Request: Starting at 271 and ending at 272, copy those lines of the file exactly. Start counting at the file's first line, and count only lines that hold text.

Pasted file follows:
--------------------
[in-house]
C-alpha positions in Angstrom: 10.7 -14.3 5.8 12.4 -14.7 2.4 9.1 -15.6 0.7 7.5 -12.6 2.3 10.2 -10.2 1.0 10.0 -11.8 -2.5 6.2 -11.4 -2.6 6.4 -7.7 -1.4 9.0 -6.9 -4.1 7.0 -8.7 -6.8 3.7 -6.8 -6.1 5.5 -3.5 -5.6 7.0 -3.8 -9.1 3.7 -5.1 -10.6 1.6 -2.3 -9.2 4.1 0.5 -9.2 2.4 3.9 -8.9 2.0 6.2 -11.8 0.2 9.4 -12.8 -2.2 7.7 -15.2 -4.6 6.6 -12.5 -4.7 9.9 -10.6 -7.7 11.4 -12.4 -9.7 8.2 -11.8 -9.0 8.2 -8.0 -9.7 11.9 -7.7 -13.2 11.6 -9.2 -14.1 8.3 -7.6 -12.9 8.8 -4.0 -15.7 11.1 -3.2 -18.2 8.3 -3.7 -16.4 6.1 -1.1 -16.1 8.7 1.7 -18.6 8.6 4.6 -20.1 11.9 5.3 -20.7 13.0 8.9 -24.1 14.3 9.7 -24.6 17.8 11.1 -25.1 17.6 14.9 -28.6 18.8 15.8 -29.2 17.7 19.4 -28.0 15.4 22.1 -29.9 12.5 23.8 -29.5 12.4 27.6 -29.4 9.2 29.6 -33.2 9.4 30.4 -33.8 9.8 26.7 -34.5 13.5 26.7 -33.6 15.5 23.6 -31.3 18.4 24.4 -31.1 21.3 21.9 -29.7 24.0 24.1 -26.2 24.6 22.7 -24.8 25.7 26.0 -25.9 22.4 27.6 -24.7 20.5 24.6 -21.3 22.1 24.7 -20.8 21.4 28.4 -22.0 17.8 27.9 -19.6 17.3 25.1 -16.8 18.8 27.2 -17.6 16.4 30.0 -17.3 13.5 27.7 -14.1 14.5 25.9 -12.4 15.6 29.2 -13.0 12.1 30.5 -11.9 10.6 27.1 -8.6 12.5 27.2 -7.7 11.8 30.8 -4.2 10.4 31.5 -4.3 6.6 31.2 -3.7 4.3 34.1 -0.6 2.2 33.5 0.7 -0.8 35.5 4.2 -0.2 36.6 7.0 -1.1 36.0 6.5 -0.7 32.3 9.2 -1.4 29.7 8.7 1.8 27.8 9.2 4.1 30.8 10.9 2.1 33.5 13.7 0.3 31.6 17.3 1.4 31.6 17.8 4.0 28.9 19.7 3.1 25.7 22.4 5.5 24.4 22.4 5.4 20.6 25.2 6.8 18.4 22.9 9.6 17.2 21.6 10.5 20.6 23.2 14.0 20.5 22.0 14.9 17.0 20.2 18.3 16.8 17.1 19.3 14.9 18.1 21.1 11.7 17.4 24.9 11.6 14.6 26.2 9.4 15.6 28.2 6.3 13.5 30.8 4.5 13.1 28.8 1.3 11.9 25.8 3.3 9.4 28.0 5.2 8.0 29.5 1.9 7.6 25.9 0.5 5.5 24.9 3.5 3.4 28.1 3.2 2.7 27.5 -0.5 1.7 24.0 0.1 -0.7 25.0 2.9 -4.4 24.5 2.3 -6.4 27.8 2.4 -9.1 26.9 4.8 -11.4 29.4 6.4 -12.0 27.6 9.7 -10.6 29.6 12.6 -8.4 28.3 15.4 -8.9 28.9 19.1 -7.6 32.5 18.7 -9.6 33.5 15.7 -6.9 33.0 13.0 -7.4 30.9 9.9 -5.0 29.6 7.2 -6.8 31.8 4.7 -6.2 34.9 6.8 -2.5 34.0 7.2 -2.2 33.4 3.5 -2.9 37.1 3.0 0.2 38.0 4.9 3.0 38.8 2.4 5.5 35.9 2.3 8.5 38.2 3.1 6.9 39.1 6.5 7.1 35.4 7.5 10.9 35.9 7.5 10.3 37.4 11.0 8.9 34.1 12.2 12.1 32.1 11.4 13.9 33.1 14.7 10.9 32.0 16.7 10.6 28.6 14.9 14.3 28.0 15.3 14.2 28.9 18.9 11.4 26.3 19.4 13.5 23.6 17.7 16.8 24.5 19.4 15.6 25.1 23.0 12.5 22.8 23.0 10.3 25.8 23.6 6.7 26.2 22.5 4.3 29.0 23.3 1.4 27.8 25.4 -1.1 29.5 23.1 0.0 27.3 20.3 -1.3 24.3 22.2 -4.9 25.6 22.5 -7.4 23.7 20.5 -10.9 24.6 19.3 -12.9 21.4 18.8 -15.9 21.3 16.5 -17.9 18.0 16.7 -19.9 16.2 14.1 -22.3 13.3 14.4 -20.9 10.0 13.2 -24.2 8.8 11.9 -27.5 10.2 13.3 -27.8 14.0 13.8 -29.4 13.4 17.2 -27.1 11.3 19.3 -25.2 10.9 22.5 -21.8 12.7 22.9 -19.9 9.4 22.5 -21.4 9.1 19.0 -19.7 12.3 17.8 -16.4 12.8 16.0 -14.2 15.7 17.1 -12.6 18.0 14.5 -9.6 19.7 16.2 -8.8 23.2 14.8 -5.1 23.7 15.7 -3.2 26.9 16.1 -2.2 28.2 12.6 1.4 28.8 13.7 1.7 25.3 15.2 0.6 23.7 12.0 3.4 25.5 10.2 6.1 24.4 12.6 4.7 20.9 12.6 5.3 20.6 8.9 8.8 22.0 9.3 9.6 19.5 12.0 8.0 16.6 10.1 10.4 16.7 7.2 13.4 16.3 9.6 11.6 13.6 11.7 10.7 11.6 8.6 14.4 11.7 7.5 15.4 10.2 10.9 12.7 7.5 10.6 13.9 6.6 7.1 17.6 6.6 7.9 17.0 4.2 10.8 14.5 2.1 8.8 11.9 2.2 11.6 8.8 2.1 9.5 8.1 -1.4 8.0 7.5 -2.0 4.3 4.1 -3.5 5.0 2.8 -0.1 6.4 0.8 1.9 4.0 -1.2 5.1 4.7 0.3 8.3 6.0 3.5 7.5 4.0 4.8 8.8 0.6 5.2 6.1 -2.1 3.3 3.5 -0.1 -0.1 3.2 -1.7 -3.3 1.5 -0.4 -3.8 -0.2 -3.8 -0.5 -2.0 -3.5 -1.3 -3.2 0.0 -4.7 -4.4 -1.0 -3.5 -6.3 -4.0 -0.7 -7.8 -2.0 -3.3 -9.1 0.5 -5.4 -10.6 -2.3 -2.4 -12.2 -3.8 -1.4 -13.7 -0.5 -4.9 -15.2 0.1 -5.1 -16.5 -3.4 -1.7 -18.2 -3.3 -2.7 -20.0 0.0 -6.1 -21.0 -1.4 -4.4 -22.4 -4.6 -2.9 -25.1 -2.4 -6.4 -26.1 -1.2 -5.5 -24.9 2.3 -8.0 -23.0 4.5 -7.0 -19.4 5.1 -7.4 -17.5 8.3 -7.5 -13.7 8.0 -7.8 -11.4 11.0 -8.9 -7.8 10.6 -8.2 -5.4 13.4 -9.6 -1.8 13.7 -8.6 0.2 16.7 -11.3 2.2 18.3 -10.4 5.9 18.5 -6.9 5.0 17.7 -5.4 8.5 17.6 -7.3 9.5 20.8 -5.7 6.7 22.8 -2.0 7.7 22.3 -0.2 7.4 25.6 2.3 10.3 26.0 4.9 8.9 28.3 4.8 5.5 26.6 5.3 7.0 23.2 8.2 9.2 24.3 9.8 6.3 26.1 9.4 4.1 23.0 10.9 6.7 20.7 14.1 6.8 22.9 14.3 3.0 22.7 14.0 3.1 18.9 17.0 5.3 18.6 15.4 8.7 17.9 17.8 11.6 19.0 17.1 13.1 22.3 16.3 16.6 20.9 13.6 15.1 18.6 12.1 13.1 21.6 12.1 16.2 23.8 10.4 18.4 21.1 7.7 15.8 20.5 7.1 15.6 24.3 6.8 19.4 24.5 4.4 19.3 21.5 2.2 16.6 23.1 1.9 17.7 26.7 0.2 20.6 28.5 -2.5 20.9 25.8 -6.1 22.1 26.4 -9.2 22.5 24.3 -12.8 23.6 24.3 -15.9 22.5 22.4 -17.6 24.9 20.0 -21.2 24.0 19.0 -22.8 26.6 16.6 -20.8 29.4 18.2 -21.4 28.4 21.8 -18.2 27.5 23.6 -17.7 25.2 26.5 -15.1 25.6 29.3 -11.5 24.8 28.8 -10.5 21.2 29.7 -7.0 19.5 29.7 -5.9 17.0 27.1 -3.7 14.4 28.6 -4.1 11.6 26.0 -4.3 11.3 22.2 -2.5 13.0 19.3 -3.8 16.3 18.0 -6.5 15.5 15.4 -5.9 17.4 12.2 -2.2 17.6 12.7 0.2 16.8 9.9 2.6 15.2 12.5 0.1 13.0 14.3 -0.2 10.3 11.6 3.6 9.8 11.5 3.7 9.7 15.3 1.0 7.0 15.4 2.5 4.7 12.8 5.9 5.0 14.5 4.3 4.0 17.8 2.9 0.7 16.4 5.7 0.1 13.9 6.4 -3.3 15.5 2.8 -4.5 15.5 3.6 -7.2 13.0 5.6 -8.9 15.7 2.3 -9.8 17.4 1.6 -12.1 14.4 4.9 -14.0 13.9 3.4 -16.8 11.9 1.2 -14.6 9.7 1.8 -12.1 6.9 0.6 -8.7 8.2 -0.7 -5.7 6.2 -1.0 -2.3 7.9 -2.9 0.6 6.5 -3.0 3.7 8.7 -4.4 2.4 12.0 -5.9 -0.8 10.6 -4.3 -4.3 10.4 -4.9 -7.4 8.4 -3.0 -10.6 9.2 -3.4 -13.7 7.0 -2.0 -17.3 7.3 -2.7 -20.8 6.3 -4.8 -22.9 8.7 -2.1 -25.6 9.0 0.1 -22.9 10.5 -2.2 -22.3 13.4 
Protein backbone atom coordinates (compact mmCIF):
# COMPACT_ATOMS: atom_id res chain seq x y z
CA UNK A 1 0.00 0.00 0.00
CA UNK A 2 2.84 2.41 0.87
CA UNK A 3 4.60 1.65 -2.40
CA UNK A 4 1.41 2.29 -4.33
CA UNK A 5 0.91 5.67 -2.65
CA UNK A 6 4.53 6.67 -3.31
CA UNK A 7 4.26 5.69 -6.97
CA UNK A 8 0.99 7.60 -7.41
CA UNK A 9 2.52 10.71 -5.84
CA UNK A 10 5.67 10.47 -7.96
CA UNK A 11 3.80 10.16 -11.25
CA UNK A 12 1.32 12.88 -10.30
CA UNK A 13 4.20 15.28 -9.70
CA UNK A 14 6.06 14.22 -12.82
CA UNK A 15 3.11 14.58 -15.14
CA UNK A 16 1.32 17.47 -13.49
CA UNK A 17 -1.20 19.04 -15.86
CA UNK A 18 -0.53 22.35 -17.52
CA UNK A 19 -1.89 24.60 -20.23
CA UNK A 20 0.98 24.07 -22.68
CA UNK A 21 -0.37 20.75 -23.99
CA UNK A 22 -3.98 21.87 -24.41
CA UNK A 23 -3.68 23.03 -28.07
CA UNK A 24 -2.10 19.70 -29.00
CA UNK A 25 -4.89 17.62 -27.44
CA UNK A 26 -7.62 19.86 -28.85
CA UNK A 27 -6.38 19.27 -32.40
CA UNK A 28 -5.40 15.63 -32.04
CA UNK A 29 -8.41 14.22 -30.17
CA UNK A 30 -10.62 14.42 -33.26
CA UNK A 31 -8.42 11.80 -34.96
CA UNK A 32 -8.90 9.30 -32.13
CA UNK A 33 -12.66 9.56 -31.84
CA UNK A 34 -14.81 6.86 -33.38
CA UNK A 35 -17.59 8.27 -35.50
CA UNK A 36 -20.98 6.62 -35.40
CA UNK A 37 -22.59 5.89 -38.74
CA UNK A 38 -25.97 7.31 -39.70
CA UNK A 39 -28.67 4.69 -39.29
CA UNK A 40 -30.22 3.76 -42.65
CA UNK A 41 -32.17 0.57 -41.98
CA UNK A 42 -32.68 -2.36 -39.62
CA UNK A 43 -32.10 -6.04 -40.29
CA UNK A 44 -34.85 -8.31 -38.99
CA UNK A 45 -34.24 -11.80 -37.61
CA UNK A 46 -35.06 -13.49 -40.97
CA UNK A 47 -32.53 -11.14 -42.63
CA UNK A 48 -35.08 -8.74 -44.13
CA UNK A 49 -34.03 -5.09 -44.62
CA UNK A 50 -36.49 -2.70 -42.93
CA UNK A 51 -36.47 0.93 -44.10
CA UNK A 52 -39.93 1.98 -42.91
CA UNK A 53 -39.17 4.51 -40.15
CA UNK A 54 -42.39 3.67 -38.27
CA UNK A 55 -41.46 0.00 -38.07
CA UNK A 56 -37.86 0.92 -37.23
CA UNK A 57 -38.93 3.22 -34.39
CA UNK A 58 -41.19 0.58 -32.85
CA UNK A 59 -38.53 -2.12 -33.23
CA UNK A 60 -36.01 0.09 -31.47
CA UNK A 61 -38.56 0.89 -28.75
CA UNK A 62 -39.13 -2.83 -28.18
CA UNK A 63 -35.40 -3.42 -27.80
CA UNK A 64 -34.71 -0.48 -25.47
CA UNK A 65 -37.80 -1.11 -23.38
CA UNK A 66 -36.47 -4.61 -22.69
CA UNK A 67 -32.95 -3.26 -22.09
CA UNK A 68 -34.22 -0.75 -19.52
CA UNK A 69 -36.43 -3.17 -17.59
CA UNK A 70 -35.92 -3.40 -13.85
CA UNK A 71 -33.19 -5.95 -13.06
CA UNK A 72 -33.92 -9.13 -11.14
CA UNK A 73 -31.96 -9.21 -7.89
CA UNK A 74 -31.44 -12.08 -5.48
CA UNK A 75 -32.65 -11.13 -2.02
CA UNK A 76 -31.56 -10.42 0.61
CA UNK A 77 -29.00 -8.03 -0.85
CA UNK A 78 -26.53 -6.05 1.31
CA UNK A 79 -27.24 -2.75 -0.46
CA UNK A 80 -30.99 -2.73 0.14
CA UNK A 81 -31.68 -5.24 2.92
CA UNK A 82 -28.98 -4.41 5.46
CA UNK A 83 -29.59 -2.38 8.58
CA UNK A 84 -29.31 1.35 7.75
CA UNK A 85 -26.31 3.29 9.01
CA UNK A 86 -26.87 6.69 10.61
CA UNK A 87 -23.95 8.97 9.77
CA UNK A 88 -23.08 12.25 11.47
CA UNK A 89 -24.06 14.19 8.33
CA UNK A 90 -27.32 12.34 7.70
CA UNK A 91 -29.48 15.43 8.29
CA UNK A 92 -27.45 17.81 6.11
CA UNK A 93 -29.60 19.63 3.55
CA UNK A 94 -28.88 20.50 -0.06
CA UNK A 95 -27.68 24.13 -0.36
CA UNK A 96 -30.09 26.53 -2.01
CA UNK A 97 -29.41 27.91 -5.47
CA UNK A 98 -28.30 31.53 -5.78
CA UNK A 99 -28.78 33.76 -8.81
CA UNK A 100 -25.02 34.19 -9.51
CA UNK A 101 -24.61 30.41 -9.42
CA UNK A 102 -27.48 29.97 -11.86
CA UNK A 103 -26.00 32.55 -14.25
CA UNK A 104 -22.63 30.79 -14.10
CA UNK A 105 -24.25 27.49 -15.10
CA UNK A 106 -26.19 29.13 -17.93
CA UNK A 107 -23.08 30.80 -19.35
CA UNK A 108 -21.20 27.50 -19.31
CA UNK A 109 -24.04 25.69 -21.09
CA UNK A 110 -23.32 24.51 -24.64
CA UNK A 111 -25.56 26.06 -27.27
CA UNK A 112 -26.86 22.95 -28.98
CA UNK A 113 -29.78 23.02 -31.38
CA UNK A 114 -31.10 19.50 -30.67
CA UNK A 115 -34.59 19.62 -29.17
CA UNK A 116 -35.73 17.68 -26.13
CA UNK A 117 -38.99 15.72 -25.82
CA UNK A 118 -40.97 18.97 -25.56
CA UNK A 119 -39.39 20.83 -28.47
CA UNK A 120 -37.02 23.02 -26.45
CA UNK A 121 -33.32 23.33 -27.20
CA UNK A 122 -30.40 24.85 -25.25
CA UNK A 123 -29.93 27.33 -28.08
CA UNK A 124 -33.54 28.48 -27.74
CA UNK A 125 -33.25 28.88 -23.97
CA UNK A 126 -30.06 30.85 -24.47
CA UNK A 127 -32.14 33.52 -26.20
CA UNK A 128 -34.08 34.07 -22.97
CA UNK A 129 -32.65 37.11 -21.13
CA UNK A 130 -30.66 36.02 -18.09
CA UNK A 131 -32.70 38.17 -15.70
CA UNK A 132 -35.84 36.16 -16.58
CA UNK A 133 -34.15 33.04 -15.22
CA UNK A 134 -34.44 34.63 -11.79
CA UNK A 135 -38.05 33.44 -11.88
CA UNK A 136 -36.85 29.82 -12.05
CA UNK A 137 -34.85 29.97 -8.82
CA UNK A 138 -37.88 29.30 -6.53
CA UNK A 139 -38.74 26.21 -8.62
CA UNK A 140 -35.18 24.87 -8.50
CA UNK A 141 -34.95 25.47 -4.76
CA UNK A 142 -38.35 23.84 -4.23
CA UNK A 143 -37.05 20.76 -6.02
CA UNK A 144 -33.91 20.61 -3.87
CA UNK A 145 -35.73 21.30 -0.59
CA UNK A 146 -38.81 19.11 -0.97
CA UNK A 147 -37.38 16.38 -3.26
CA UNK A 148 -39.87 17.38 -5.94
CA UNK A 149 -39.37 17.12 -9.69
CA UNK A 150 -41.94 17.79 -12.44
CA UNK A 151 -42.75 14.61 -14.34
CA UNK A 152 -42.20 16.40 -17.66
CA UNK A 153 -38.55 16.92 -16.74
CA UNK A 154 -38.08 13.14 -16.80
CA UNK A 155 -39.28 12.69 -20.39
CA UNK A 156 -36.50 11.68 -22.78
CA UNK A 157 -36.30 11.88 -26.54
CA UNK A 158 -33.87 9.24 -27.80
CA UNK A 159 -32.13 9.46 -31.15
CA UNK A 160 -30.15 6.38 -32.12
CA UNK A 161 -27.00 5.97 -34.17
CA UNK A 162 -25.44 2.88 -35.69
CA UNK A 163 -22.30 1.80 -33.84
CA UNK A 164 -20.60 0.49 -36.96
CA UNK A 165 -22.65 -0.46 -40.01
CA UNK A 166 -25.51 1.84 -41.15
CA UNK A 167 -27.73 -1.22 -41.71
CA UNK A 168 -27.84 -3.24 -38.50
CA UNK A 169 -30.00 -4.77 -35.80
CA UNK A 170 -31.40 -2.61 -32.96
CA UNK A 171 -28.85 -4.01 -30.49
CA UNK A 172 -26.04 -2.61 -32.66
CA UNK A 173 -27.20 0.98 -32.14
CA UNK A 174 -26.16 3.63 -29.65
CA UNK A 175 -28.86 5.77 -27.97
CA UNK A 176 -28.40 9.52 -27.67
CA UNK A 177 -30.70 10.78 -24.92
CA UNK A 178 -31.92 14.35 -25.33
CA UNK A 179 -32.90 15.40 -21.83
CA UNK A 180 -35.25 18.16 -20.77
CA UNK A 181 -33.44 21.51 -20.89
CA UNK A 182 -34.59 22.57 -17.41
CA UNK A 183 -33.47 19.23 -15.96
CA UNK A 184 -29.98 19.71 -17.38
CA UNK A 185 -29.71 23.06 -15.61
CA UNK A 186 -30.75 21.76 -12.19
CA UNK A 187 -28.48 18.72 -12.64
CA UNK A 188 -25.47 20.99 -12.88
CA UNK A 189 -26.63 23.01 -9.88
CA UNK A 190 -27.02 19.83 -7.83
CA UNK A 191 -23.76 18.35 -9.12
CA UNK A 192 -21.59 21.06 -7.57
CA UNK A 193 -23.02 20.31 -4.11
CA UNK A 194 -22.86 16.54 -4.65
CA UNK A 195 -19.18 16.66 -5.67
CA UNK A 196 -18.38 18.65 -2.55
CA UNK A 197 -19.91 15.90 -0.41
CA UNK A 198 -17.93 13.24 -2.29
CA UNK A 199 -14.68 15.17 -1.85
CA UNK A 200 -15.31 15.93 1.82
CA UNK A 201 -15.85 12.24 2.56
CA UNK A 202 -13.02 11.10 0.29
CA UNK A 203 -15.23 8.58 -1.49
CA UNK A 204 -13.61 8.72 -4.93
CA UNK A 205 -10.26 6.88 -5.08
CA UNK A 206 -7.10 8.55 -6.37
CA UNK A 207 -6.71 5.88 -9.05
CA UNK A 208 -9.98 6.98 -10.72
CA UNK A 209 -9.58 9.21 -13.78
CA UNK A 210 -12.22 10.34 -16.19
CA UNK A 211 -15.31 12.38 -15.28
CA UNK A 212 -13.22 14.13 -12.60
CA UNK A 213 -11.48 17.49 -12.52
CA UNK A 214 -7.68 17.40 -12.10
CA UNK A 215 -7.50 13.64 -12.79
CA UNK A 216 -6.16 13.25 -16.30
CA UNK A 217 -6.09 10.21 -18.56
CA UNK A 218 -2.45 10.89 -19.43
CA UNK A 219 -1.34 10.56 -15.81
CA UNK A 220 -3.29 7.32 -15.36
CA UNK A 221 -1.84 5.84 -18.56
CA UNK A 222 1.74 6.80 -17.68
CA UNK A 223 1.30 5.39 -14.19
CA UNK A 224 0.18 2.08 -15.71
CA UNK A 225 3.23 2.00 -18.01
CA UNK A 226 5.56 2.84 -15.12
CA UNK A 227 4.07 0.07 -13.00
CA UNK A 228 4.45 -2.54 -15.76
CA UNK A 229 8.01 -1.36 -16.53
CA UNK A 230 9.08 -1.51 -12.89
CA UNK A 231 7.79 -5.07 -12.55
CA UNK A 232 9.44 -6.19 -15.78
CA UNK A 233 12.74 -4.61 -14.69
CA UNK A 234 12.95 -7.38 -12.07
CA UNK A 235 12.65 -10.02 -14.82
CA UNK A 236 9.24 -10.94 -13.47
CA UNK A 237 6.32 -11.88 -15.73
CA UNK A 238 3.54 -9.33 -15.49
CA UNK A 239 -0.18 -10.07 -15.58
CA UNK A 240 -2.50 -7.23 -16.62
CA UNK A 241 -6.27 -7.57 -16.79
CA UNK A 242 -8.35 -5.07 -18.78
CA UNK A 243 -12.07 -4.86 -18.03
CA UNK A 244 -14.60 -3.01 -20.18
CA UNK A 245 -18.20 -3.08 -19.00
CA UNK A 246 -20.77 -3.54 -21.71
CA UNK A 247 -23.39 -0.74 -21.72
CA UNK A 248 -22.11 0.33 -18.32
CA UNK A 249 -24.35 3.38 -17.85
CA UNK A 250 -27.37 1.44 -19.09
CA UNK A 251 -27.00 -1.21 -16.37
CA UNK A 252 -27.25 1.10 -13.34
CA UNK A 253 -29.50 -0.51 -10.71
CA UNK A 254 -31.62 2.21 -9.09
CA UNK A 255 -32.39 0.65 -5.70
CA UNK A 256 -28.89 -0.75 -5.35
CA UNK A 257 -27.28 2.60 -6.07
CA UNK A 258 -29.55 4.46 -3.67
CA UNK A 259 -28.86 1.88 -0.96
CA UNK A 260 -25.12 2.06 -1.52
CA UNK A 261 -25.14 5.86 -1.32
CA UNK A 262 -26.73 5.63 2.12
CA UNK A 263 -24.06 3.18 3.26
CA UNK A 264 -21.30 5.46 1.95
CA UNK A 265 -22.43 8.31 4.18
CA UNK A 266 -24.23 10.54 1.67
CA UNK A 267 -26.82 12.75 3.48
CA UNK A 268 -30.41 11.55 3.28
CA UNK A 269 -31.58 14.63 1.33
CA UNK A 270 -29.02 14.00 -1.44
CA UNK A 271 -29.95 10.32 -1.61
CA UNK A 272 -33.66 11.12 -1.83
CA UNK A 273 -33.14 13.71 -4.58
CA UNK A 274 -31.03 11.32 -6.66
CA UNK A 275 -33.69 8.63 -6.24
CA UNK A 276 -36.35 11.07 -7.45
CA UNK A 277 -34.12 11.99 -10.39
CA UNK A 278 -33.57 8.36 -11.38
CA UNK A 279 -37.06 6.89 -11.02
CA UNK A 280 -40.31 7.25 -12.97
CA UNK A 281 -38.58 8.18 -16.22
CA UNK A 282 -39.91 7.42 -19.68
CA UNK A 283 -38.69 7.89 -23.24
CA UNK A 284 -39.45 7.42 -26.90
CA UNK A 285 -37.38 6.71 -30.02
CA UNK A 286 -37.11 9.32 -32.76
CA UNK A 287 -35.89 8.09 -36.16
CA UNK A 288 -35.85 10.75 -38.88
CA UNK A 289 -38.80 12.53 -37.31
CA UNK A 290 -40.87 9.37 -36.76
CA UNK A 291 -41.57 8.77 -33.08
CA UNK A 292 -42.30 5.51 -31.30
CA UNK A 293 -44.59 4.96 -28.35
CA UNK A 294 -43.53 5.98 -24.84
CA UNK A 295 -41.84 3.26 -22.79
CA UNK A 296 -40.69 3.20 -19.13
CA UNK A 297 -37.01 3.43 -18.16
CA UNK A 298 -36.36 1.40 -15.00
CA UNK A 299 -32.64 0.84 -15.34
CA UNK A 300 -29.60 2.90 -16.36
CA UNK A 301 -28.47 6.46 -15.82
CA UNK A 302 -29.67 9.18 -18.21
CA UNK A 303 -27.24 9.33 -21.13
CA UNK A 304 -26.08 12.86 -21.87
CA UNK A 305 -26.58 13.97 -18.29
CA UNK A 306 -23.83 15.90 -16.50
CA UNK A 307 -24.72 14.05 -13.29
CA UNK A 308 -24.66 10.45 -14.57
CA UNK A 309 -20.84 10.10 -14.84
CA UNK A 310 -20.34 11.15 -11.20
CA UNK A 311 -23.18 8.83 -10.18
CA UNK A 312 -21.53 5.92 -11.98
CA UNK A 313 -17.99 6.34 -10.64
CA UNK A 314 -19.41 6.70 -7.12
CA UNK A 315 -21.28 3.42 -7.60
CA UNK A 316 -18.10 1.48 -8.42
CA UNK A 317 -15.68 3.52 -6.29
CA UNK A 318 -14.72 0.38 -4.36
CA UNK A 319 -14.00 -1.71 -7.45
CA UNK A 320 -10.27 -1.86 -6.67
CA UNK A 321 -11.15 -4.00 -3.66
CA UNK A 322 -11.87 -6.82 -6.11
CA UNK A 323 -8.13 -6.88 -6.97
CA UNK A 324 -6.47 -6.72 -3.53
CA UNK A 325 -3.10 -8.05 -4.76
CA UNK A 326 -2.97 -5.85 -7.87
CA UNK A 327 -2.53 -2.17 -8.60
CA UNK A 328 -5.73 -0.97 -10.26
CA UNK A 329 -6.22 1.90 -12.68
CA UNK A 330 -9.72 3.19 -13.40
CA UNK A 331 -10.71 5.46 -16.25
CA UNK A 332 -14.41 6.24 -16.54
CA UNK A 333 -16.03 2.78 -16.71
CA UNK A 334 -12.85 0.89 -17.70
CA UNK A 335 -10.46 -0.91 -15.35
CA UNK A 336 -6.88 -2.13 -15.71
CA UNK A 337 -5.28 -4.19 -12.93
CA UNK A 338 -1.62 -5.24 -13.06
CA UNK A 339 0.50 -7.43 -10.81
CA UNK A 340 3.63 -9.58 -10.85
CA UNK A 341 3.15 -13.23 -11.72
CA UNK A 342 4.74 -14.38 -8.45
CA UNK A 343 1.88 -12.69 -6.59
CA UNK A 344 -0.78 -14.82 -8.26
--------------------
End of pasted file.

CA UNK A 267 -26.82 12.75 3.48
CA UNK A 268 -30.41 11.55 3.28